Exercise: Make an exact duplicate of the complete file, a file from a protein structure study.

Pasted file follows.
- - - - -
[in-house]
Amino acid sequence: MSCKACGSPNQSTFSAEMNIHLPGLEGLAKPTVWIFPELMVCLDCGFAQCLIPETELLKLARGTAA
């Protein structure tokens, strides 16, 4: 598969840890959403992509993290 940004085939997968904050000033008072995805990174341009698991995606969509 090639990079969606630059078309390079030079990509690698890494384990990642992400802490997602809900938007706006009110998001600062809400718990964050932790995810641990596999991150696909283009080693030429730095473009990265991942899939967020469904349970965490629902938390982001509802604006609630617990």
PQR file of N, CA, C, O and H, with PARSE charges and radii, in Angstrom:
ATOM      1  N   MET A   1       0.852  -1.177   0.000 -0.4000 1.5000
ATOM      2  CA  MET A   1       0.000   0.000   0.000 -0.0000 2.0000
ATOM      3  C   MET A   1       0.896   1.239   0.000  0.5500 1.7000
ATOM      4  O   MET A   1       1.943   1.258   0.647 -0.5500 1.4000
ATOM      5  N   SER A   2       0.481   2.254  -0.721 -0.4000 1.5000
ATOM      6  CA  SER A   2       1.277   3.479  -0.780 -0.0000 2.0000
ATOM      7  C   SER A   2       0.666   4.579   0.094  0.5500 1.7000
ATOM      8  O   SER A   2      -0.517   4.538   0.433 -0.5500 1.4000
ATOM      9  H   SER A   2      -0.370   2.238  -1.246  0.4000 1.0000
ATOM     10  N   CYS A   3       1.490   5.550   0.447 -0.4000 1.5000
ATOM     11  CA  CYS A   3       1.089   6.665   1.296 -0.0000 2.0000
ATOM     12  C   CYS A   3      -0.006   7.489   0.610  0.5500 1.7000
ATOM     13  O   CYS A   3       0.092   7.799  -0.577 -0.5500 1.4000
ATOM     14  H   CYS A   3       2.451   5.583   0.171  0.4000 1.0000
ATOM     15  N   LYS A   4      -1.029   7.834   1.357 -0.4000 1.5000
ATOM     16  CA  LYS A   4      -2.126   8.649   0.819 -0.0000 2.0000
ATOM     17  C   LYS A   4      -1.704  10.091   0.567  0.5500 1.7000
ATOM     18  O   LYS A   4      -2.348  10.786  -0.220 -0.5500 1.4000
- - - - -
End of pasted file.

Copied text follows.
[in-house]
Amino acid sequence: MSCKACGSPNQSTFSAEMNIHLPGLEGLAKPTVWIFPELMVCLDCGFAQCLIPETELLKLARGTAA
């Protein structure tokens, strides 16, 4: 598969840890959403992509993290 940004085939997968904050000033008072995805990174341009698991995606969509 090639990079969606630059078309390079030079990509690698890494384990990642992400802490997602809900938007706006009110998001600062809400718990964050932790995810641990596999991150696909283009080693030429730095473009990265991942899939967020469904349970965490629902938390982001509802604006609630617990």
PQR file of N, CA, C, O and H, with PARSE charges and radii, in Angstrom:
ATOM      1  N   MET A   1       0.852  -1.177   0.000 -0.4000 1.5000
ATOM      2  CA  MET A   1       0.000   0.000   0.000 -0.0000 2.0000
ATOM      3  C   MET A   1       0.896   1.239   0.000  0.5500 1.7000
ATOM      4  O   MET A   1       1.943   1.258   0.647 -0.5500 1.4000
ATOM      5  N   SER A   2       0.481   2.254  -0.721 -0.4000 1.5000
ATOM      6  CA  SER A   2       1.277   3.479  -0.780 -0.0000 2.0000
ATOM      7  C   SER A   2       0.666   4.579   0.094  0.5500 1.7000
ATOM      8  O   SER A   2      -0.517   4.538   0.433 -0.5500 1.4000
ATOM      9  H   SER A   2      -0.370   2.238  -1.246  0.4000 1.0000
ATOM     10  N   CYS A   3       1.490   5.550   0.447 -0.4000 1.5000
ATOM     11  CA  CYS A   3       1.089   6.665   1.296 -0.0000 2.0000
ATOM     12  C   CYS A   3      -0.006   7.489   0.610  0.5500 1.7000
ATOM     13  O   CYS A   3       0.092   7.799  -0.577 -0.5500 1.4000
ATOM     14  H   CYS A   3       2.451   5.583   0.171  0.4000 1.0000
ATOM     15  N   LYS A   4      -1.029   7.834   1.357 -0.4000 1.5000
ATOM     16  CA  LYS A   4      -2.126   8.649   0.819 -0.0000 2.0000
ATOM     17  C   LYS A   4      -1.704  10.091   0.567  0.5500 1.7000
ATOM     18  O   LYS A   4      -2.348  10.786  -0.220 -0.5500 1.4000